Indeed, Nakd has suffered the greatest loss of the year with sales falling £3.1m on volumes down 7.1%, driven chiefly by the collapse of the impulse sales during lockdown.  “As the restrictions have eased, however, the importance of healthier products to consumers steadily increased” leading to a “return to growth year on year”, says a spokeswoman.

Likewise, gluten-free cakes brand Mrs Crimble’s has lost £1.1m amid the dearth of impulse sales. Sales have been recovering since March, though, says owner Ecotone UK. The brand’s attempts to appeal to the gut health-conscious during Coeliac Awareness Week with a digital campaign also led to a positive sales uplift,  Ecotone claims. 

Now free-from brands face a new challenge: the looming restrictions on HFSS foods and drinks. But for some, it could actually present an opportunity. “With the HFSS restrictions coming into place in 2022, Nakd is in a strong place,” says the spokeswoman, thanks to a “core fruit & nut bar range with 100% natural ingredients, no added sugar and non-HFSS”.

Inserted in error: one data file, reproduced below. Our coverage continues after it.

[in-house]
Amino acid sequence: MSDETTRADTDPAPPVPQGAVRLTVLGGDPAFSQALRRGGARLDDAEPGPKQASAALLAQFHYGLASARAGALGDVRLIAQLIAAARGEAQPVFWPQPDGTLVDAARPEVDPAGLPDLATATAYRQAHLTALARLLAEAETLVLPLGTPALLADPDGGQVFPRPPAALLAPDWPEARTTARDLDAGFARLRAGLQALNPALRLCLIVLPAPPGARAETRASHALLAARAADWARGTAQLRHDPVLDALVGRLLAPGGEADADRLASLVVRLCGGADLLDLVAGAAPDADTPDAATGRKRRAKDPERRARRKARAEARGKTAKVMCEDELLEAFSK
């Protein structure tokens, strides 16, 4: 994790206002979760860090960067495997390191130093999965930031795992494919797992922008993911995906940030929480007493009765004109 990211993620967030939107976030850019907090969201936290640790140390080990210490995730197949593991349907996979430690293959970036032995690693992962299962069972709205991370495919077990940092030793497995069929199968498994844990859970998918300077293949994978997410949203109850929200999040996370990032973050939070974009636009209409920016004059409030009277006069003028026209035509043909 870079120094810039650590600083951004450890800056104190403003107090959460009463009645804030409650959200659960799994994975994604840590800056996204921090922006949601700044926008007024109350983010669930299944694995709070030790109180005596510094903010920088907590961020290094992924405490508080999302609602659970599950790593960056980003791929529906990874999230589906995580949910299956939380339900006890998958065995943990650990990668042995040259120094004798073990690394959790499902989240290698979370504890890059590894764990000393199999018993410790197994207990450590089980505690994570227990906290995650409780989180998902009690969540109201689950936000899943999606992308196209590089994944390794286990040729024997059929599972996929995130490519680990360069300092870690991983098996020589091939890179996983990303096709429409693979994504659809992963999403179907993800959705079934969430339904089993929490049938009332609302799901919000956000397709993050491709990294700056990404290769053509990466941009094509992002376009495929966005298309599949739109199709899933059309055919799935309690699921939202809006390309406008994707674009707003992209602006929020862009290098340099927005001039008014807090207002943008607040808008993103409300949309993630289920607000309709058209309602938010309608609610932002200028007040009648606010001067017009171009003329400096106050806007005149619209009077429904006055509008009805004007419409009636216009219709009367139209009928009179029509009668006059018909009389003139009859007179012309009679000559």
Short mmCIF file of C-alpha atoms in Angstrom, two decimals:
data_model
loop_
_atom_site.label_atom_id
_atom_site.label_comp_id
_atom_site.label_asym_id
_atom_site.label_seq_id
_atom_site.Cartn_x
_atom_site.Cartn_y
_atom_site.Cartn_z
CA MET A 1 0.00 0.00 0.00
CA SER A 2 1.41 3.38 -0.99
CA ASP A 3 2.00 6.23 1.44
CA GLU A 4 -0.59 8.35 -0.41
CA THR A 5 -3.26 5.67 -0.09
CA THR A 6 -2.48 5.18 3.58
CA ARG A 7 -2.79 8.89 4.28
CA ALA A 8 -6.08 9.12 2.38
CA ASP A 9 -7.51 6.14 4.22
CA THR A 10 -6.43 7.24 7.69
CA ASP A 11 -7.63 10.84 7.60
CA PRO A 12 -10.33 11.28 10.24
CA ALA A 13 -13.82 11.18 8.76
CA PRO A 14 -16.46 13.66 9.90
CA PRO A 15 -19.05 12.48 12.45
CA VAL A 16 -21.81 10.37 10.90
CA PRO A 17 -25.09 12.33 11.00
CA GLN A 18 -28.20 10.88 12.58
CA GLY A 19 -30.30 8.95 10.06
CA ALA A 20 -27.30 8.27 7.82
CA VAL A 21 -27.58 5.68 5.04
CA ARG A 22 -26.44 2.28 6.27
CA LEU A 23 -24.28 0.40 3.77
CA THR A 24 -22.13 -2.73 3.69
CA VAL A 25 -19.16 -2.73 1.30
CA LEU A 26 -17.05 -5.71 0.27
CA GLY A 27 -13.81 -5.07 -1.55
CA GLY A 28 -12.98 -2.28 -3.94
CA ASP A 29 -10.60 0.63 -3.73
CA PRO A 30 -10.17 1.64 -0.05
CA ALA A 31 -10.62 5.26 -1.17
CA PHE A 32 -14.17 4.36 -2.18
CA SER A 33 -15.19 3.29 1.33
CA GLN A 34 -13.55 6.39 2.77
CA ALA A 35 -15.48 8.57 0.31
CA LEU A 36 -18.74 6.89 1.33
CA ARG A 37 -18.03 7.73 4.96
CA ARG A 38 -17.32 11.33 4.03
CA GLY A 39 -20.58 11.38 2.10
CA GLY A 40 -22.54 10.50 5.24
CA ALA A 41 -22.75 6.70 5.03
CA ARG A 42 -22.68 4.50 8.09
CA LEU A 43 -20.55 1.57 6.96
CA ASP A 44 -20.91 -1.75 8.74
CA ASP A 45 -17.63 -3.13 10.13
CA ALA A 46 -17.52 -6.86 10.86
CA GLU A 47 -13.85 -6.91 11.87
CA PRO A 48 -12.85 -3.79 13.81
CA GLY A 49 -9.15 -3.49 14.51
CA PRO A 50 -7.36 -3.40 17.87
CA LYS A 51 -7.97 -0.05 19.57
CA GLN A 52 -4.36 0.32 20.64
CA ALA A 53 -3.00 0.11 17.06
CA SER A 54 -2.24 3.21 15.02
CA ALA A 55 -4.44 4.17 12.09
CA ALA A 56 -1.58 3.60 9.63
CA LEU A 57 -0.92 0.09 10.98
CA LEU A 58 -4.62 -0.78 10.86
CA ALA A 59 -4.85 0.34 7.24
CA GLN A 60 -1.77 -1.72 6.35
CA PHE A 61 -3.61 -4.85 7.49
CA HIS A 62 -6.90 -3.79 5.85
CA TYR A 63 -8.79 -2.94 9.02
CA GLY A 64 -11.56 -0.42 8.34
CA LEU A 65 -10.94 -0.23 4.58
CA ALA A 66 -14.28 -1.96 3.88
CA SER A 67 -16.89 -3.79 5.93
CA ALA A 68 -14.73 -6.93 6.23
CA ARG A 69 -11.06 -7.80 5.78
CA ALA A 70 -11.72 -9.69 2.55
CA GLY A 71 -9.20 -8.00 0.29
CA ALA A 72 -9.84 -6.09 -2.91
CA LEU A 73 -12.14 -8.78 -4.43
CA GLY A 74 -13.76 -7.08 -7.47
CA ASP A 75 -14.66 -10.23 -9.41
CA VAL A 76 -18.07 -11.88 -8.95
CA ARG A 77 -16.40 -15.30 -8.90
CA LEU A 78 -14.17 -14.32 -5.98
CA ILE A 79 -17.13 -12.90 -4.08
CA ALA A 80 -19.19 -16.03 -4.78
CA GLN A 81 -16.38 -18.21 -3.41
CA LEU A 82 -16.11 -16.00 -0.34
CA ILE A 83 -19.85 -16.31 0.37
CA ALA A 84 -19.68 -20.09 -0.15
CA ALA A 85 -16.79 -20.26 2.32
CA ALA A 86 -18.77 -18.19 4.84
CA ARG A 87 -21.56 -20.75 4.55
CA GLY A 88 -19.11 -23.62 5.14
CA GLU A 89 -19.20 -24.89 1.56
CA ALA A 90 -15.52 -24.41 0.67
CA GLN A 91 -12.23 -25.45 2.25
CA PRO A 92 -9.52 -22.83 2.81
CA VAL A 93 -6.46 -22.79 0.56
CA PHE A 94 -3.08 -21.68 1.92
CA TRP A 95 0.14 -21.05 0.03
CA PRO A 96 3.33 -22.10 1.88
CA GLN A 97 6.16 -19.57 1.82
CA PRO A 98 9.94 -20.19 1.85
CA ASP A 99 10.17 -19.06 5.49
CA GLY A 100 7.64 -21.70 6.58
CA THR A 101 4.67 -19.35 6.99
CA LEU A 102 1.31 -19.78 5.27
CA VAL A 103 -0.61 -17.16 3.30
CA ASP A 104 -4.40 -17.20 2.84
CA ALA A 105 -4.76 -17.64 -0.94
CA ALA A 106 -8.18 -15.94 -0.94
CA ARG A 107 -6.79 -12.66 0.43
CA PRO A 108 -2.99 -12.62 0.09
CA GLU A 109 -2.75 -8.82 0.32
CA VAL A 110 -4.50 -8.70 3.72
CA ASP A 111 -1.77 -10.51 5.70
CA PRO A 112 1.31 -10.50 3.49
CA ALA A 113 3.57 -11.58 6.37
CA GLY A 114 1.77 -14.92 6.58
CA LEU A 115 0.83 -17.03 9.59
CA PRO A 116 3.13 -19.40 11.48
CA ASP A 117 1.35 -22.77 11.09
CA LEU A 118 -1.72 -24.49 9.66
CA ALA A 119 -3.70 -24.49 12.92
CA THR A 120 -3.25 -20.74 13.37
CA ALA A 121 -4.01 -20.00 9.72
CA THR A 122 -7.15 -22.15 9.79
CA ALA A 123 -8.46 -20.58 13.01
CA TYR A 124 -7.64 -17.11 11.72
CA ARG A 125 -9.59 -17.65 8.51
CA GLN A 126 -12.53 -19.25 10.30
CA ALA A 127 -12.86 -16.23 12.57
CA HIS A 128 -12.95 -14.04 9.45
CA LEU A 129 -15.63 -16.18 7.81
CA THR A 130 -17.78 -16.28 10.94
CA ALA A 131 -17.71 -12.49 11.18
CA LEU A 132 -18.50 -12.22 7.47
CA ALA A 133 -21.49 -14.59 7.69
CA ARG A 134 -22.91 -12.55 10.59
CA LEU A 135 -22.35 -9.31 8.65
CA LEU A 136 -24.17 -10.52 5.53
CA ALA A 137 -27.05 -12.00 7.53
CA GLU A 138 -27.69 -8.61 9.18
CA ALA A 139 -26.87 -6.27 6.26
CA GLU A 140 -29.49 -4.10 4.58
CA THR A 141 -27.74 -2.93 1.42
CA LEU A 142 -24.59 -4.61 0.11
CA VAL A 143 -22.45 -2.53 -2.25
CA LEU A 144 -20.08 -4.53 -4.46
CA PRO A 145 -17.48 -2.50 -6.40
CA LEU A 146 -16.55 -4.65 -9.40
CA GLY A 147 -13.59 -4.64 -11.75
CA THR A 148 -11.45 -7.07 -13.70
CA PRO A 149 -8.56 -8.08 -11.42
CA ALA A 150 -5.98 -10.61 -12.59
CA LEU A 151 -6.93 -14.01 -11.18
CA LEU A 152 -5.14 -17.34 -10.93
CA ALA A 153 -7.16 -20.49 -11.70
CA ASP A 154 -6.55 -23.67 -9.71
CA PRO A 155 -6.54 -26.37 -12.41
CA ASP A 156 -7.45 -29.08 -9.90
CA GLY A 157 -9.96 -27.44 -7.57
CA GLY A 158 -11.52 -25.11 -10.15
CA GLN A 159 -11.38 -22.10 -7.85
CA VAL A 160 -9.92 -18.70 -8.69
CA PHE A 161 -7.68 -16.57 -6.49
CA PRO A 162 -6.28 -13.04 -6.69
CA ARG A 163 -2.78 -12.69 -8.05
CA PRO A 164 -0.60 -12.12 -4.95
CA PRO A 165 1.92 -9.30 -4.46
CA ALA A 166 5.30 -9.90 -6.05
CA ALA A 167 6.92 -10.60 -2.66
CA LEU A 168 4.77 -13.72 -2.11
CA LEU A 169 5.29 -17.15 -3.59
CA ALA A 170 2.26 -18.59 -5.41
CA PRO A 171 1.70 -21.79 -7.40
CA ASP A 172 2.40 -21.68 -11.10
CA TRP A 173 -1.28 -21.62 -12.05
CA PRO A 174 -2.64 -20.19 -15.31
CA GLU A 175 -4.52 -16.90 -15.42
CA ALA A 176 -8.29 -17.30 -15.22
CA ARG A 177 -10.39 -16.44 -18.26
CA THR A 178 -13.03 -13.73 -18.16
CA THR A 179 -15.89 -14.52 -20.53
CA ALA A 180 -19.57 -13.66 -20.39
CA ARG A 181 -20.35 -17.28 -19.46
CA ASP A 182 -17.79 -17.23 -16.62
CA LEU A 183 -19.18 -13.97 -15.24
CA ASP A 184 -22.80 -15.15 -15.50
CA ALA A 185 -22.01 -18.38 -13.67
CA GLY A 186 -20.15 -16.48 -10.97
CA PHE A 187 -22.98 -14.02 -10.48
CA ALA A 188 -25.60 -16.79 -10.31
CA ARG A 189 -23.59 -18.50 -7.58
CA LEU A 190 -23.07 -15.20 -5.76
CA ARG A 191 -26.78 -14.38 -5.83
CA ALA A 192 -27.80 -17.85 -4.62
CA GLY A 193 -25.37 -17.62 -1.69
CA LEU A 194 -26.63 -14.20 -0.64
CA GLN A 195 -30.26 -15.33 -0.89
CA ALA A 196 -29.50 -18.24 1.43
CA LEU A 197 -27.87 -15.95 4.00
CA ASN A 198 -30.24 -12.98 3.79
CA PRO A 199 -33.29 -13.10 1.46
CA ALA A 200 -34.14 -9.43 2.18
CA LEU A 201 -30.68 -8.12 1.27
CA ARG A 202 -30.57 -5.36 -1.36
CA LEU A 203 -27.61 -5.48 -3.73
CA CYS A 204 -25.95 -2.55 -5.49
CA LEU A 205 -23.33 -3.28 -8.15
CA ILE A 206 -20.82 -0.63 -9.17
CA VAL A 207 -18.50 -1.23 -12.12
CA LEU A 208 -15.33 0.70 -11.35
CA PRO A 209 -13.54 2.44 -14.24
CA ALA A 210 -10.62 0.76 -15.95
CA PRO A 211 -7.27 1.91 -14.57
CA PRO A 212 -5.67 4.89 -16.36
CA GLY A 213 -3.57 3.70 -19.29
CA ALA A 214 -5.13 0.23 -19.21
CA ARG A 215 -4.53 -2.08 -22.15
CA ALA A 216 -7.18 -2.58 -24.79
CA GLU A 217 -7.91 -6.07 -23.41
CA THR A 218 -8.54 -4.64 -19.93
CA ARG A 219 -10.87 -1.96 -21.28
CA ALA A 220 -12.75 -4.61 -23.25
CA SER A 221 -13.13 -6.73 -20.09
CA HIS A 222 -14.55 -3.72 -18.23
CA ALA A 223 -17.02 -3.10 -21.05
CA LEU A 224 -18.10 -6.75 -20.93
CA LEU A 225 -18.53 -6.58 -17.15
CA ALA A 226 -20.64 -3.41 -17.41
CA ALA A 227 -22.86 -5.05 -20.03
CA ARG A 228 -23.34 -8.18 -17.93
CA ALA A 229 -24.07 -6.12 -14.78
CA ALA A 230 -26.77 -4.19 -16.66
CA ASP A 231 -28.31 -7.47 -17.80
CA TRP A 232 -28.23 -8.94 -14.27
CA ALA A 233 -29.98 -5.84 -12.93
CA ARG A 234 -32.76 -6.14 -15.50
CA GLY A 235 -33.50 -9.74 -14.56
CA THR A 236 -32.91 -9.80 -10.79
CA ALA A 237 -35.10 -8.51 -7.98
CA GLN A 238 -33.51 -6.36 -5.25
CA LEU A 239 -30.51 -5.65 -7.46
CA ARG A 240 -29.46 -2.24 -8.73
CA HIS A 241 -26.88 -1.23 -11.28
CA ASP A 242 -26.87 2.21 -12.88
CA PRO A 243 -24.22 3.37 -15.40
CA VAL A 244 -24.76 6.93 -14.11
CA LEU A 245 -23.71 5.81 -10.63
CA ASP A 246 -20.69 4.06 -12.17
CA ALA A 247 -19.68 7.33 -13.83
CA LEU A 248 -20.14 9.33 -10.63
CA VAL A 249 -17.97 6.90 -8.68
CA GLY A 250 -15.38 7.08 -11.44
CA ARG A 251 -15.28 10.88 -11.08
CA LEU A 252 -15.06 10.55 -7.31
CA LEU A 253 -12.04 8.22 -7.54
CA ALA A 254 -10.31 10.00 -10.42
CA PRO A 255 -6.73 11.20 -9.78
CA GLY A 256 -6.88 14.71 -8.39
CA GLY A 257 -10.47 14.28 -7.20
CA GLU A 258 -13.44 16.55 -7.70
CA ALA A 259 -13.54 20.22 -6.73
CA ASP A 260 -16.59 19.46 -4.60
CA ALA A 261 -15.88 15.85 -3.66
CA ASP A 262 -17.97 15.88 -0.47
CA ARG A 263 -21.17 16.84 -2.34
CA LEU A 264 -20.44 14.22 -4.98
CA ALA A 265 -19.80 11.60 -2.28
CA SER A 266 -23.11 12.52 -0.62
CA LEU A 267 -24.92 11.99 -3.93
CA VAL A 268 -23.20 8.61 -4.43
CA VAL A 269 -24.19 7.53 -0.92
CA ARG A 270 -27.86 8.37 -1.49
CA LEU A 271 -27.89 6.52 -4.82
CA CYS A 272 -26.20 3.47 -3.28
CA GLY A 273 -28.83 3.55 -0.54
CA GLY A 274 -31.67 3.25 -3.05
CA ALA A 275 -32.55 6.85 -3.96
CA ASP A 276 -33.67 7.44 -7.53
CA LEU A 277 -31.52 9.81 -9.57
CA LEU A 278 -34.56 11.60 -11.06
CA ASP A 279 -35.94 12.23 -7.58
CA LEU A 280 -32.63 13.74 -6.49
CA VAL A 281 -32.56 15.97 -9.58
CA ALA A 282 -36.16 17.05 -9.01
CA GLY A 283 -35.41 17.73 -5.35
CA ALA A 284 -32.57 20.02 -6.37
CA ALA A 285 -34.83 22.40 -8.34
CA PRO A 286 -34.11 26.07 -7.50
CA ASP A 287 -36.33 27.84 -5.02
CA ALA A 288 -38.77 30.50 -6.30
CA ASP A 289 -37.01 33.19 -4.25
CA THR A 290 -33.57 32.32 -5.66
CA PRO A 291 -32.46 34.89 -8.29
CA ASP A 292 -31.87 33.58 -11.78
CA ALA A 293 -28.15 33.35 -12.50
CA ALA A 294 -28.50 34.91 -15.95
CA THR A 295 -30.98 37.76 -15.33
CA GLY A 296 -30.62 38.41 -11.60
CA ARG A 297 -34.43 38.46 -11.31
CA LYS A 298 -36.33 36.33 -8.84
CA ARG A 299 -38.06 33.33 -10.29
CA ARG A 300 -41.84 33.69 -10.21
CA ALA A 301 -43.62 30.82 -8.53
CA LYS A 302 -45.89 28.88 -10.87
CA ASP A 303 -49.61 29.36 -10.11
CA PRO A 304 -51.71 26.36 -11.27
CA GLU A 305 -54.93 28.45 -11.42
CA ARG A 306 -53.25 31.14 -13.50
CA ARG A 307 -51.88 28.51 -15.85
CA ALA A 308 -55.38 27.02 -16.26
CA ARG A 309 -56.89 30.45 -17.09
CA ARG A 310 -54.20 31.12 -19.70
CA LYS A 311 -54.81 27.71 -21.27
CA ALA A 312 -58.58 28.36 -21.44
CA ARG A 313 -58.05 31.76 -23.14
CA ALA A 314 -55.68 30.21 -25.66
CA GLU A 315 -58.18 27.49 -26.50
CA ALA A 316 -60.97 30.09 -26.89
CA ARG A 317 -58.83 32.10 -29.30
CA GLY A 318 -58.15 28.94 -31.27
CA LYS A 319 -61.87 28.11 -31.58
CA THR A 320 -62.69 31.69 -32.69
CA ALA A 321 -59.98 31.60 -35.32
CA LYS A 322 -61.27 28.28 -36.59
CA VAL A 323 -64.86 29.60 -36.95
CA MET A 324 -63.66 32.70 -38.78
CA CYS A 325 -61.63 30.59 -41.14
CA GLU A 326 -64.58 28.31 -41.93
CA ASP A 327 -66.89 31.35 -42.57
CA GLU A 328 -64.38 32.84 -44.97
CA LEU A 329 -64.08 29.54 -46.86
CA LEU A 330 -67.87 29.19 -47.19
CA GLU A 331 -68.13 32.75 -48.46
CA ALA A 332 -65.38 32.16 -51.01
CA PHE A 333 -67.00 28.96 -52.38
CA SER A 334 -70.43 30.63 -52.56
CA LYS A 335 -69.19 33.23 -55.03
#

So, the next phase of the category’s evolution could well favour healthy products, as well as those that deliver on taste.

Top Launch 2021

Speciality Flours | Doves Farm

INNOVATION Doves Farm Speciality Flours - Full Range (1)

Source: Doves Farm

OK, so punters may not be baking as much banana bread as they were in the early days of lockdown, but people of all ages and dietary needs are still spending more time in their kitchens. Enter Doves Farm’s new range of gluten-free and vegan speciality flours, comprising oat, coconut, chickpea, quinoa, teff and brown rice-based variants (rsps: £2.10/260g & £4.20/500g). With bakers getting more adventurous, the range has so far picked up listings with Tesco and Ocado.

The Grocer’s Top Products Survey 2021: who’s up, who’s down – and our overview of the key trends